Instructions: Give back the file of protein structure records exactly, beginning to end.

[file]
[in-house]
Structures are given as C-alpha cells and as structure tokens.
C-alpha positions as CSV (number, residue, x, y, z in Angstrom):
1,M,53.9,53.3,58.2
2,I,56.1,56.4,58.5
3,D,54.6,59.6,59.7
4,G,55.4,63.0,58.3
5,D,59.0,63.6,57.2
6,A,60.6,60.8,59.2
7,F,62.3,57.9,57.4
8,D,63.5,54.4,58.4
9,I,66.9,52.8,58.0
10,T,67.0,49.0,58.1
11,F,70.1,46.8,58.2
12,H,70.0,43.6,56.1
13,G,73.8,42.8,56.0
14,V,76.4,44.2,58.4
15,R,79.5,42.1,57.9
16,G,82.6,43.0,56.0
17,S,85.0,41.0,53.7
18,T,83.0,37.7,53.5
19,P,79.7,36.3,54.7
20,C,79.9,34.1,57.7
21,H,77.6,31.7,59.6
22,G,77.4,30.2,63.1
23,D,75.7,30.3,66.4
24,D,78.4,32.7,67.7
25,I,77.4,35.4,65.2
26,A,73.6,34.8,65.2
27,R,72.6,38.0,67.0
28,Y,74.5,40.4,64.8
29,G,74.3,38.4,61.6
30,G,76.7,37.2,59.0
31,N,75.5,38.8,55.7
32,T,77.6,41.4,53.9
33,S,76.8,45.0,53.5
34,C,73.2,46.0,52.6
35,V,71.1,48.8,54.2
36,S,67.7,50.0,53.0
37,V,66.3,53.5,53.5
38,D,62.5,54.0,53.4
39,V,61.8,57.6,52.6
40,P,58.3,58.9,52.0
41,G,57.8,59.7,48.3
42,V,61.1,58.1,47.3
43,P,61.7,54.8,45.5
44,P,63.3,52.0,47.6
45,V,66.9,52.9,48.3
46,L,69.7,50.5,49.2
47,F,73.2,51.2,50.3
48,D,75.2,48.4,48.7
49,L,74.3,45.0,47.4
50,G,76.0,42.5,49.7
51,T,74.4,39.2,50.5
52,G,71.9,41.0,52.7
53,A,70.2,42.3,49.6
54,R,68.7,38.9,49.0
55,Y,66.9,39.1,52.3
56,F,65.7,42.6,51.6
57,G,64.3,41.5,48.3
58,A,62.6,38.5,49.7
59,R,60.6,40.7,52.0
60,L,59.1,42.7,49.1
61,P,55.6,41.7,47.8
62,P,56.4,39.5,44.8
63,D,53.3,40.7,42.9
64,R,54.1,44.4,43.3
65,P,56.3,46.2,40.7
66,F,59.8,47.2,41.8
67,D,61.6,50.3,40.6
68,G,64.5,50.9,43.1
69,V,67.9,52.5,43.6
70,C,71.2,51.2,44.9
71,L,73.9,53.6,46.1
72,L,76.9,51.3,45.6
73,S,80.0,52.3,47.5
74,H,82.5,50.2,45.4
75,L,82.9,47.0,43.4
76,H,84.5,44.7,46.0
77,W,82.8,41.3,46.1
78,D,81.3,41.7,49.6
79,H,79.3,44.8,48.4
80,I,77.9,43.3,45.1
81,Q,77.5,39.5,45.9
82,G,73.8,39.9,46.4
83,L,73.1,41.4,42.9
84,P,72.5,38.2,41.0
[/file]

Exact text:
[in-house]
Structures are given as C-alpha cells and as structure tokens.
C-alpha positions as CSV (number, residue, x, y, z in Angstrom):
1,M,53.9,53.3,58.2
2,I,56.1,56.4,58.5
3,D,54.6,59.6,59.7
4,G,55.4,63.0,58.3
5,D,59.0,63.6,57.2
6,A,60.6,60.8,59.2
7,F,62.3,57.9,57.4
8,D,63.5,54.4,58.4
9,I,66.9,52.8,58.0
10,T,67.0,49.0,58.1
11,F,70.1,46.8,58.2
12,H,70.0,43.6,56.1
13,G,73.8,42.8,56.0
14,V,76.4,44.2,58.4
15,R,79.5,42.1,57.9
16,G,82.6,43.0,56.0
17,S,85.0,41.0,53.7
18,T,83.0,37.7,53.5
19,P,79.7,36.3,54.7
20,C,79.9,34.1,57.7
21,H,77.6,31.7,59.6
22,G,77.4,30.2,63.1
23,D,75.7,30.3,66.4
24,D,78.4,32.7,67.7
25,I,77.4,35.4,65.2
26,A,73.6,34.8,65.2
27,R,72.6,38.0,67.0
28,Y,74.5,40.4,64.8
29,G,74.3,38.4,61.6
30,G,76.7,37.2,59.0
31,N,75.5,38.8,55.7
32,T,77.6,41.4,53.9
33,S,76.8,45.0,53.5
34,C,73.2,46.0,52.6
35,V,71.1,48.8,54.2
36,S,67.7,50.0,53.0
37,V,66.3,53.5,53.5
38,D,62.5,54.0,53.4
39,V,61.8,57.6,52.6
40,P,58.3,58.9,52.0
41,G,57.8,59.7,48.3
42,V,61.1,58.1,47.3
43,P,61.7,54.8,45.5
44,P,63.3,52.0,47.6
45,V,66.9,52.9,48.3
46,L,69.7,50.5,49.2
47,F,73.2,51.2,50.3
48,D,75.2,48.4,48.7
49,L,74.3,45.0,47.4
50,G,76.0,42.5,49.7
51,T,74.4,39.2,50.5
52,G,71.9,41.0,52.7
53,A,70.2,42.3,49.6
54,R,68.7,38.9,49.0
55,Y,66.9,39.1,52.3
56,F,65.7,42.6,51.6
57,G,64.3,41.5,48.3
58,A,62.6,38.5,49.7
59,R,60.6,40.7,52.0
60,L,59.1,42.7,49.1
61,P,55.6,41.7,47.8
62,P,56.4,39.5,44.8
63,D,53.3,40.7,42.9
64,R,54.1,44.4,43.3
65,P,56.3,46.2,40.7
66,F,59.8,47.2,41.8
67,D,61.6,50.3,40.6
68,G,64.5,50.9,43.1
69,V,67.9,52.5,43.6
70,C,71.2,51.2,44.9
71,L,73.9,53.6,46.1
72,L,76.9,51.3,45.6
73,S,80.0,52.3,47.5
74,H,82.5,50.2,45.4
75,L,82.9,47.0,43.4
76,H,84.5,44.7,46.0
77,W,82.8,41.3,46.1
78,D,81.3,41.7,49.6
79,H,79.3,44.8,48.4
80,I,77.9,43.3,45.1
81,Q,77.5,39.5,45.9
82,G,73.8,39.9,46.4
83,L,73.1,41.4,42.9
84,P,72.5,38.2,41.0